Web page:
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Marengoni A.,University of Brescia | Marengoni A.,Italian Medicines Agency | Nobili A.,Laboratory for Quality Assessment of Geriatric Therapies and Services | Onder G.,Italian Medicines Agency | Onder G.,Catholic University of the Sacred Heart
Drugs and Aging | Year: 2015

Achievement of a good quality of prescribing is one of the major challenges for physicians caring for older persons, because of aging-related changes in pharmacokinetics and pharmacodynamics of drugs, the large number of co-occurring chronic diseases affecting older adults and consequent polypharmacy. Several approaches are available and have been used to tackle over-prescription of drugs, such as medication review, application of appropriateness criteria and computerized prescription support systems, but, one by one, they have shown limited effectiveness with respect to patient-centred outcomes. We propose to test a multicomponent intervention with the goal of achieving the best-tailored pharmacotherapy for each patient at a specific point in time. The intervention should start with identification of patients at risk of drug-related problems and identification of their priorities, followed by medication review over time, supported by the use of inappropriateness criteria and computerized systems, and also necessarily embedded in the Comprehensive Geriatric Assessment. © 2015, Springer International Publishing Switzerland. Source


Monesi L.,Laboratory of General Practice Research | Tettamanti M.,Laboratory of Geriatric Neuropsychiatry | Cortesi L.,Laboratory of General Practice Research | Baviera M.,Laboratory of General Practice Research | And 11 more authors.
Nutrition, Metabolism and Cardiovascular Diseases | Year: 2014

Aims: To investigate the incidence of major cardiovascular complications and mortality in the first years of follow-up in patients with newly diagnosed diabetes. Methods and results: We examined incidence rates of hospitalization for cardiovascular reasons and death among new patients with diabetes using the administrative health database of the nine million inhabitants of Lombardy followed from 2002 to 2007. Age and sex-adjusted rates were calculated and hazard ratios (HR) were estimated with a matched population without diabetes of the same sex, age (±1 year) and general practitioner.There were 158,426 patients with newly diagnosed diabetes and 314,115 subjects without diabetes. Mean follow-up was 33.0 months (SD ± 17.5). 9.7% of patients with diabetes were hospitalized for cardiovascular events vs. 5.4% of subjects without diabetes; mortality rate was higher in patients with diabetes (7.7% vs. 4.4%). The estimated probability of hospitalization during the follow up was higher in patients with diabetes than in subjects without for coronary heart disease (HR 1.4, 95% CI 1.3-1.4), cerebrovascular disease (HR 1.3.95% CI 1.2-1.3), heart failure (HR 1.4, 95% CI 1.3-1.4) as was mortality (HR 1.4, 95% CI 1.4-1.4).Younger patients with diabetes had a risk of death or hospital admission for cardio-cerebrovascular events similar to subjects without diabetes ten years older. Conclusions: The elevated morbidity and mortality risks were clear since the onset of diabetes and rose over time. These data highlight the importance of prompt and comprehensive patients care in addition to anti-diabetic therapy in patients with newly diagnosed diabetes. © 2013 Elsevier B.V. Source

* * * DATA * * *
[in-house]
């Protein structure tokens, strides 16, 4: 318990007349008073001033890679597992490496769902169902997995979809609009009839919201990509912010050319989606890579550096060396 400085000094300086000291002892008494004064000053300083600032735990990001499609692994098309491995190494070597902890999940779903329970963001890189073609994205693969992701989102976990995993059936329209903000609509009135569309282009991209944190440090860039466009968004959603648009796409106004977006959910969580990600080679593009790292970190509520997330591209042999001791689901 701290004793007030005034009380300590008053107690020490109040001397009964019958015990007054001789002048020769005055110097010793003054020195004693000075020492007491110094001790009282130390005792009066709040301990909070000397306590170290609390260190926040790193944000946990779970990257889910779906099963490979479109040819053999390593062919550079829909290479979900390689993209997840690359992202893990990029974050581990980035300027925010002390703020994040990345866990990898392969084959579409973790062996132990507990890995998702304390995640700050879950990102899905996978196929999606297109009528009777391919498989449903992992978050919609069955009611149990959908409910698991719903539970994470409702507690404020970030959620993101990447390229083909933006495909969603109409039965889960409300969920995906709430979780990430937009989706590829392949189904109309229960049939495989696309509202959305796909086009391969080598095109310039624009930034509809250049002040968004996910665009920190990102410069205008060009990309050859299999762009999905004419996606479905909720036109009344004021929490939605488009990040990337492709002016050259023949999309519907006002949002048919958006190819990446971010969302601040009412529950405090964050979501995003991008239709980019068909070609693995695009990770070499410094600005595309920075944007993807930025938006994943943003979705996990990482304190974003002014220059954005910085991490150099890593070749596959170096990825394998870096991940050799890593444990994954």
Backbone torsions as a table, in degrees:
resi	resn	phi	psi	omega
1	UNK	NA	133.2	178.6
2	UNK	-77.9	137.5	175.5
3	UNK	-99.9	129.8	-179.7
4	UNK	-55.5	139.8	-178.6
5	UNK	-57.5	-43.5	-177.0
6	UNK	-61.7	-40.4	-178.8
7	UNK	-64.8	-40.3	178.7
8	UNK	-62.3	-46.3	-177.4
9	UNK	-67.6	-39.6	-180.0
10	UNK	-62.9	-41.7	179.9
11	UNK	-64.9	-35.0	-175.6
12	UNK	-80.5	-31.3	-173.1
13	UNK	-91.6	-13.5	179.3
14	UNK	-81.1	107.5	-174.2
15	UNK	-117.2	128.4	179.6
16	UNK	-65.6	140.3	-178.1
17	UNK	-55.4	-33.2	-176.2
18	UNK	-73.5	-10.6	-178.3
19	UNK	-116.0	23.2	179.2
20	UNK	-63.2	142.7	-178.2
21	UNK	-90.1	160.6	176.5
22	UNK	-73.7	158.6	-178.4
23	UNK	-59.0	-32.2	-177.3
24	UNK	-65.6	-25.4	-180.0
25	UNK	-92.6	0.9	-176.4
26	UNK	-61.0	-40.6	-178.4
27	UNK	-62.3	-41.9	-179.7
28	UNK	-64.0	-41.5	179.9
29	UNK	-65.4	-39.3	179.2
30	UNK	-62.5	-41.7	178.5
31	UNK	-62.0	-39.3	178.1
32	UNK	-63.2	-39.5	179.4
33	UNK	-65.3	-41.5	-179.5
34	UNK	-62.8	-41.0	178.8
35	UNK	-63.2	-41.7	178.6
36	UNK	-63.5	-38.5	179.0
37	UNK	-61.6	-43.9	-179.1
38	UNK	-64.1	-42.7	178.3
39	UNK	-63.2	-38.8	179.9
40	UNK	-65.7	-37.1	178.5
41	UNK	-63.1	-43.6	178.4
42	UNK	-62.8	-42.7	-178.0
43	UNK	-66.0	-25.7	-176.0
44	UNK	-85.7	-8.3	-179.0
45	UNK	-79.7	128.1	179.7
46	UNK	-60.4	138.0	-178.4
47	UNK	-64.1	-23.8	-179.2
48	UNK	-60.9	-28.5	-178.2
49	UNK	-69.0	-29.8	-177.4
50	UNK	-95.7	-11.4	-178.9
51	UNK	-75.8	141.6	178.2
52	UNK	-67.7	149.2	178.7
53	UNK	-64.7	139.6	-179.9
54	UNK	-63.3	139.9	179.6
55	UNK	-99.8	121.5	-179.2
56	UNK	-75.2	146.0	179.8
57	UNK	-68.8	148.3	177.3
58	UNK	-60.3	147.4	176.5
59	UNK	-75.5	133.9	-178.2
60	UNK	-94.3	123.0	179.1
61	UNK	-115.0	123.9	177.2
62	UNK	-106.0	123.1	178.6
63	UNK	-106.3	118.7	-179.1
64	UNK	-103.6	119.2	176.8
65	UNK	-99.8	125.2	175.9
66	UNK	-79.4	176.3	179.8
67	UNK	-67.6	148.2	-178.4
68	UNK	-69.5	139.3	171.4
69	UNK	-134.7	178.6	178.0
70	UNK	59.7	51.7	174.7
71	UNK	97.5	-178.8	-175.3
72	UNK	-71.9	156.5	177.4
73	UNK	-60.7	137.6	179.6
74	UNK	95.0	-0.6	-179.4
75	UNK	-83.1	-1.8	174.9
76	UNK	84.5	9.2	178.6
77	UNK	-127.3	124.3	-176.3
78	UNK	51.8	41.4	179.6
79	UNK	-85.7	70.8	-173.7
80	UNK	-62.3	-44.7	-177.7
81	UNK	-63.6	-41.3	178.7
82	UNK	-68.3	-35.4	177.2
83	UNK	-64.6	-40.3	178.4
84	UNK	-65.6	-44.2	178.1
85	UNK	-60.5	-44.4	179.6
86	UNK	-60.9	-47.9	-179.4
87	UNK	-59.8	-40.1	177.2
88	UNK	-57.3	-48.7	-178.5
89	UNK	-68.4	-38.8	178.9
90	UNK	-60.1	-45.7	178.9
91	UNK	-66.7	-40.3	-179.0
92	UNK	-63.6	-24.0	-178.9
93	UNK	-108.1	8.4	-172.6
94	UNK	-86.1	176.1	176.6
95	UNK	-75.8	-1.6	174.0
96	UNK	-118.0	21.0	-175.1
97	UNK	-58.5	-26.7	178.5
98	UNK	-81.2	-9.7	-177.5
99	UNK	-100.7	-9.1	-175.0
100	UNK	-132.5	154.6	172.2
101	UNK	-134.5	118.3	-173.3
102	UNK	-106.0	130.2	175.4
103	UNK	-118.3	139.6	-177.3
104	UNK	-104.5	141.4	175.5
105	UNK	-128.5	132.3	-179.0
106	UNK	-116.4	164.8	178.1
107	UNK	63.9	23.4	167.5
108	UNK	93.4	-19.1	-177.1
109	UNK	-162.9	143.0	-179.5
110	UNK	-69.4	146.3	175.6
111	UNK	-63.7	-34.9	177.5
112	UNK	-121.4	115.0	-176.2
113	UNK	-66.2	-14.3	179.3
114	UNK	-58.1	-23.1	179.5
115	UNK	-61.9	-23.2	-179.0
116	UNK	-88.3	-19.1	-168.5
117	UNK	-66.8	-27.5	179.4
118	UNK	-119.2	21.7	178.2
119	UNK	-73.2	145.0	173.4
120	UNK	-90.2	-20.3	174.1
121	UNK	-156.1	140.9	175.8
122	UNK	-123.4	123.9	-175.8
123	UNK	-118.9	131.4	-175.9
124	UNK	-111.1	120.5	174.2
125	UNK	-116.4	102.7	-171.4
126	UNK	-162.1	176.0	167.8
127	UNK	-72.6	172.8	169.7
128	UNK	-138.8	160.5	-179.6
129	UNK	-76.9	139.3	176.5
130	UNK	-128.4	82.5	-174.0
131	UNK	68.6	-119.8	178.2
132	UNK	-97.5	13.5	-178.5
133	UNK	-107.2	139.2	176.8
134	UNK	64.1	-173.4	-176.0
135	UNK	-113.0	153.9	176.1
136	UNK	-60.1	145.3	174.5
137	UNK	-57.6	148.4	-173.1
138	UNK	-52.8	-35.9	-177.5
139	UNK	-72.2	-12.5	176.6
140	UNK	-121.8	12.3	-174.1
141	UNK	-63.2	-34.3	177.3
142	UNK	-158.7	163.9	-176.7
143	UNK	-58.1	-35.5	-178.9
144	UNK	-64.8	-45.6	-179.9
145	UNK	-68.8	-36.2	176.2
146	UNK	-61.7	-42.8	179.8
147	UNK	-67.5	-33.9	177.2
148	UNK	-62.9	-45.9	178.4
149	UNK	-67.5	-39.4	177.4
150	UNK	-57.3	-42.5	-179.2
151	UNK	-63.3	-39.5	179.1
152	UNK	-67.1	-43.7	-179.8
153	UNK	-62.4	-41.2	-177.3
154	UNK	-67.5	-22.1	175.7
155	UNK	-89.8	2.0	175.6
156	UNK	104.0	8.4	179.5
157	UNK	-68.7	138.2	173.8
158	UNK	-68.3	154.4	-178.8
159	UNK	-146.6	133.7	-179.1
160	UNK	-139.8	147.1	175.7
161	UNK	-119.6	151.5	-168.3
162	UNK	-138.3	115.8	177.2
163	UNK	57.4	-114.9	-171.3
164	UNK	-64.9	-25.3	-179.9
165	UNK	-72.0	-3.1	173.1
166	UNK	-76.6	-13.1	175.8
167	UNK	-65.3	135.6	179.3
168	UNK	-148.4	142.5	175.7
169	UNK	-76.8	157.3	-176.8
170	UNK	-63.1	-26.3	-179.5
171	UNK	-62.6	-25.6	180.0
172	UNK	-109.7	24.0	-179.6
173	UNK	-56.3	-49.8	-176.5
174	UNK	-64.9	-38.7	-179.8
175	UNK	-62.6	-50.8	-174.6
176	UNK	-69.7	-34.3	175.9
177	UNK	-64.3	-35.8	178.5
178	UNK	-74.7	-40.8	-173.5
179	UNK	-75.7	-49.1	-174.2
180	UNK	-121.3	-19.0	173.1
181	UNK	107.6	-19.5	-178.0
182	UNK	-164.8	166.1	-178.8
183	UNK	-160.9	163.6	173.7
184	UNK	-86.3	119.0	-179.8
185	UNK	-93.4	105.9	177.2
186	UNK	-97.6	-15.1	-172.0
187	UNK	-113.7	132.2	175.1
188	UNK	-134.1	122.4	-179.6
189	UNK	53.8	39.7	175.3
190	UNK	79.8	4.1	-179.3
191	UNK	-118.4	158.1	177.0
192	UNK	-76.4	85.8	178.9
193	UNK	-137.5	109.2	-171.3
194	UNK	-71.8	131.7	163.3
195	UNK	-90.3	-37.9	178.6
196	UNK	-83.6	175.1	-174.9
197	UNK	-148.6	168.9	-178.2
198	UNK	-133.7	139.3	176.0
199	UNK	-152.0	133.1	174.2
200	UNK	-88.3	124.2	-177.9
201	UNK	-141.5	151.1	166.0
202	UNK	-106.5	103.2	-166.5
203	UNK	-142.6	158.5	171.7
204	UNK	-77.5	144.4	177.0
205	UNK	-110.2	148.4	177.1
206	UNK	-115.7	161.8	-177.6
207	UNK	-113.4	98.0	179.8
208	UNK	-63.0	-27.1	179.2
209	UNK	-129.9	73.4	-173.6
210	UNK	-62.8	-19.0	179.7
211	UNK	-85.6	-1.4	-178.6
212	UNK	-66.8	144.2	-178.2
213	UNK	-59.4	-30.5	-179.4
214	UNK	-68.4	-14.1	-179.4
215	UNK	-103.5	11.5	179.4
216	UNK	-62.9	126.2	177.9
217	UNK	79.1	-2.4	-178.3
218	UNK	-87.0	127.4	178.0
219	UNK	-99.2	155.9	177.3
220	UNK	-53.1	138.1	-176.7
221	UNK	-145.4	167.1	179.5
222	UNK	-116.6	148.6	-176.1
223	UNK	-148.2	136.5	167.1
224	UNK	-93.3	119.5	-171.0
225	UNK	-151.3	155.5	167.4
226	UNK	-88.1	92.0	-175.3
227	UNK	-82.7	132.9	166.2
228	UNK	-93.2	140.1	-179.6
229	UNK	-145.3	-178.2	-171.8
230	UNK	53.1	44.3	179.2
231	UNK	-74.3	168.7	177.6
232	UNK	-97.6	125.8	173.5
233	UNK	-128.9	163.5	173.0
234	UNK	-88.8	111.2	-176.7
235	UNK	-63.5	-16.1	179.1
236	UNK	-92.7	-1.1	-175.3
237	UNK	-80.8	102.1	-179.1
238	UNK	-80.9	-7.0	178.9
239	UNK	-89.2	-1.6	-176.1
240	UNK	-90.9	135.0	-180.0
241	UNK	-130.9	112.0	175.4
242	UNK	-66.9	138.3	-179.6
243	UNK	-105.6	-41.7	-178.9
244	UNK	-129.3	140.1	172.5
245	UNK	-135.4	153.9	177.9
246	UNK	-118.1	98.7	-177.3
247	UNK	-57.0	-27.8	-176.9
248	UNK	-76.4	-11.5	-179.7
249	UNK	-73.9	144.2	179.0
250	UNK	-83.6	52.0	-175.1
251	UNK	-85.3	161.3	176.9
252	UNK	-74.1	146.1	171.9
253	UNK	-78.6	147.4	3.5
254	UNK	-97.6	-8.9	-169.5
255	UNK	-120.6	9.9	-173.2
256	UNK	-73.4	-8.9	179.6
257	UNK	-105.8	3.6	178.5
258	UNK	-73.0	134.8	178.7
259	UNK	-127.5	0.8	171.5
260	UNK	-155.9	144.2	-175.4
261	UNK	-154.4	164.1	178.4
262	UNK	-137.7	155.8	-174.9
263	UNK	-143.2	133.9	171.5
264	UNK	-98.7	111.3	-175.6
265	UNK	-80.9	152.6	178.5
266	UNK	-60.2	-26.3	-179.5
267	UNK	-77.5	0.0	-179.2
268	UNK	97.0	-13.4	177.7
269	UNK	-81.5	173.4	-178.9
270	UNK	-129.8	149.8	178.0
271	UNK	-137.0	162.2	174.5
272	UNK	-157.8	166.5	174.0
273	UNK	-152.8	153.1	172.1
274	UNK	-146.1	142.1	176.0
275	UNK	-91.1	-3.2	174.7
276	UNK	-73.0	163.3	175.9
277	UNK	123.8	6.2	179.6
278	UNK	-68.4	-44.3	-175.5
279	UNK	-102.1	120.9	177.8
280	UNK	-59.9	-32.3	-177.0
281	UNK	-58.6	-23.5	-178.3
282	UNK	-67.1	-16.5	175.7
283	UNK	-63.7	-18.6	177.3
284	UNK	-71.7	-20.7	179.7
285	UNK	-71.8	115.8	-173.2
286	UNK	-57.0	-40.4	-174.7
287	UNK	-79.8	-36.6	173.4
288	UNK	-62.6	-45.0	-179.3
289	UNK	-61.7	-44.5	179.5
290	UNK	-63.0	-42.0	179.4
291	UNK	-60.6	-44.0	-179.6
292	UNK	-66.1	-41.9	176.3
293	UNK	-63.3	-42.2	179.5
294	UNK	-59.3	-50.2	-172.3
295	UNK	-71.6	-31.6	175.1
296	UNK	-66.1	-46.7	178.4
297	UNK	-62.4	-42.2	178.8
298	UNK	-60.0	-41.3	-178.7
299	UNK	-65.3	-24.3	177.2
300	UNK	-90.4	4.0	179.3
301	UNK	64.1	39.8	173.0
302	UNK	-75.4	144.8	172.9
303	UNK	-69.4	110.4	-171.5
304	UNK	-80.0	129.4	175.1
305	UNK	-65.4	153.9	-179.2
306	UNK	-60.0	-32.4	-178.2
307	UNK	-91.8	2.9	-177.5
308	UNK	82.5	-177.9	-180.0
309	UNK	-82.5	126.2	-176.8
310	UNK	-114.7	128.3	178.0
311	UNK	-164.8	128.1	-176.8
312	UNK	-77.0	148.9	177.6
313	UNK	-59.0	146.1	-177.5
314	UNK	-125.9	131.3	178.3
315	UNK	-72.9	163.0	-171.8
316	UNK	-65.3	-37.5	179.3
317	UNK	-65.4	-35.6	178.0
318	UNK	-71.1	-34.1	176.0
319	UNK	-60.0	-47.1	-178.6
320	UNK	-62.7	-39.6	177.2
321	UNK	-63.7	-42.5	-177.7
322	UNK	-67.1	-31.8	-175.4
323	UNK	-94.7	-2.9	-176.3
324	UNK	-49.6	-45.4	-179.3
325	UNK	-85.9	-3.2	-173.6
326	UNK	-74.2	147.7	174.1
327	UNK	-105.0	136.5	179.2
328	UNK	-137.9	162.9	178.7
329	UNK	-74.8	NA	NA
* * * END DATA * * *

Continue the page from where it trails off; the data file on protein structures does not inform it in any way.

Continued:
Onder G.,Catholic University of the Sacred Heart | Vetrano D.L.,Catholic University of the Sacred Heart | Cherubini A.,Italian National Research Center on Aging | Fini M.,Scientific Direction | And 8 more authors.
Journal of the American Medical Directors Association | Year: 2014

In Italy, prescription drug costs represent approximately 17% of total public health expenditures. Older adults commonly use multiple drugs and, for this reason, this population is responsible for a large portion of drug-related costs. In 2012, public expenditure for pharmaceuticals in primary care exceeded 11 billion Euros (approximately 15.2 billion US $), and older adults aged 65 or older accounted for more than 60% of these costs. Recently, increased attention has been focused on studies aimed at monitoring drug use and evaluating the appropriateness of drug prescribing in older adults. In this article, we examined studies that assessed these issues in different settings at a national level. Specifically, results of surveys of prescription drug use in primary care (OsMED), hospital (GIFA, CRIME, and REPOSI) and long-term care (ULISSE and SHELTER) settings are reviewed. Overall, these studies showed that the quality of drug prescribing in older patients is far from optimal. This leads to an increased risk of negative health outcomes and increased health care costs. Data from these studies are valuable, not only to monitor drug use, but also to target interventions aimed at improving the quality of prescribing. Translating the findings of clinical research and monitoring programs will be challenging, but it will lead to quantifiable improvements in the quality of drug prescribing at a national level. © 2014 AMDA - The Society for Post-Acute and Long-Term Care Medicine. Source